When we let go of the idea that friendships are inferior to romantic and monogamous relationships, we can start to expand the possibilities of what we want our friendships to look like. Sometimes, that can involve sex.
I found a great amount of truth in Roach’s observations: My most intimate and freeing relationships are with queer friends and the same time, none of them are strictly defined by sex (or the lack thereof). If I do have sex with a friend, it’s almost a way of showing them how much I love them as a friend. I realize that this is completely counterintuitive to how most heterosexual people are taught to navigate the world, but in the absence of scripts, my most authentic emotions have been able to thrive.
Strong friendships come from a shared understanding of the world
Roach also points out that recent history has proven the importance of queer friendships. From Stonewall, to the AIDS crisis to the Pulse nightclub shooting, queer people are constantly reminded that we are not beloved by all. This feeling of shared estrangement creates a foundation for deeper connection and might explain another phenomenon among us: we are generally much better at staying friends with our exes. That’s because we’re also more likely to have shared identity-affirming experiences outside of the romantic relationship itself — maybe our former partner took us to our first gay club or they taught us how to have safer sex.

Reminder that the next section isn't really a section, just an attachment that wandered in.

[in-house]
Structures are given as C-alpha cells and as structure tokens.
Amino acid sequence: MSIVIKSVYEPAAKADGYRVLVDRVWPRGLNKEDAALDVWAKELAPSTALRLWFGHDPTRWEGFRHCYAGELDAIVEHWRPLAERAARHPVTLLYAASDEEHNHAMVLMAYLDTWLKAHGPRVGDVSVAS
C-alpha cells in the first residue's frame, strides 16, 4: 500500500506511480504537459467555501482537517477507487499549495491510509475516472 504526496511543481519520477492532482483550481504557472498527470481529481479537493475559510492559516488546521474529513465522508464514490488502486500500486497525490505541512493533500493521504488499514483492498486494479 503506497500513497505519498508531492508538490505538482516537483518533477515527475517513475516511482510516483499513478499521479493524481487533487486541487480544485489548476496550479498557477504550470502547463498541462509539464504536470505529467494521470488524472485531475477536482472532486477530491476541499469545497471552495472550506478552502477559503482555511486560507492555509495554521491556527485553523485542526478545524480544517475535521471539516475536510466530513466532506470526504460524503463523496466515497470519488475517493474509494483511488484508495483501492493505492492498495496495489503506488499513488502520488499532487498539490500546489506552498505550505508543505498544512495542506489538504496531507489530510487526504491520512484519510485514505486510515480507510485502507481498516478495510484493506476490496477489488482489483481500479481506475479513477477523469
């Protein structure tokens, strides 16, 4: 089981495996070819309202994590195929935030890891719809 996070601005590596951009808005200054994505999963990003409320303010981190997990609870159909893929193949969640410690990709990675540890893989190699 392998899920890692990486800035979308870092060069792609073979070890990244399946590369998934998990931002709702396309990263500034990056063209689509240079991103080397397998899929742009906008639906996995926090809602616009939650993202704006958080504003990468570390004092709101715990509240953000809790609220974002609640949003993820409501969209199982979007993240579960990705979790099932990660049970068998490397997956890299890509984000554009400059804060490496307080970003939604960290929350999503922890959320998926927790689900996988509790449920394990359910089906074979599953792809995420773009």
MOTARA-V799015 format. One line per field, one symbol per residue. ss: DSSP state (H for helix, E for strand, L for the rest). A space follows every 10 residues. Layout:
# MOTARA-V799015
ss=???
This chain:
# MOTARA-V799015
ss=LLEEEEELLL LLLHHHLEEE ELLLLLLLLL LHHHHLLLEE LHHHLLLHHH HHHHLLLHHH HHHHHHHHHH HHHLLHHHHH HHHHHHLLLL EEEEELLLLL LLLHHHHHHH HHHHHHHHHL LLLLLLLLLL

The future of friendships looks pretty queer
Thinking about the intimacy of queer friendships also got me thinking about the future of friendships in general. As queerness becomes less stigmatized and the need for LGBTQ-specific spaces disappear, will queer friendships lose thier spark and start to resemble heterosexual ones? Will we even have anything to bond over down the line, once we have all our rights?
Maybe, or maybe not. But I doubt that we’ll have to grapple with this question in our lifetime. “As much as queerness has become more mainstream, there is so much anti-trans legislation circulating at this moment in time,” Ariella Serur, a queer dating coach, tells me. “There is still an epidemic of violence against trans folks, particularly trans women of color, so non-stigmatization still feels far away for the LGBTQIA+ community as a whole.” She’s right.
As long as there are attacks against anyone in our community, friendship is likely to remain the foundation of our culture. Instead of thinking about the heterosexualiztion of queer friendships, a more likely outcome, I hope, is that there will be a queering of heterosexual friendships. A staggering 15% of Gen-Z identifies as LGBTQ, more than any generation before it. I can’t help but feel that more people are realizing the limitations of a label as reductive as “straight” and looking for a way out.
Queerness frees us up to express ourselves in infinite ways. It also allows us to see physical touch as a means, rather than an end. “If there’s anything to celebrate about the modern LGBTQ community, and if queer culture has anything significant to contribute to the long history of intimacy rites and rituals, it’s an inventive ethics of queer intimacy,” Roach tells me. “It’s an ethic that can yield great pleasure and deep love.”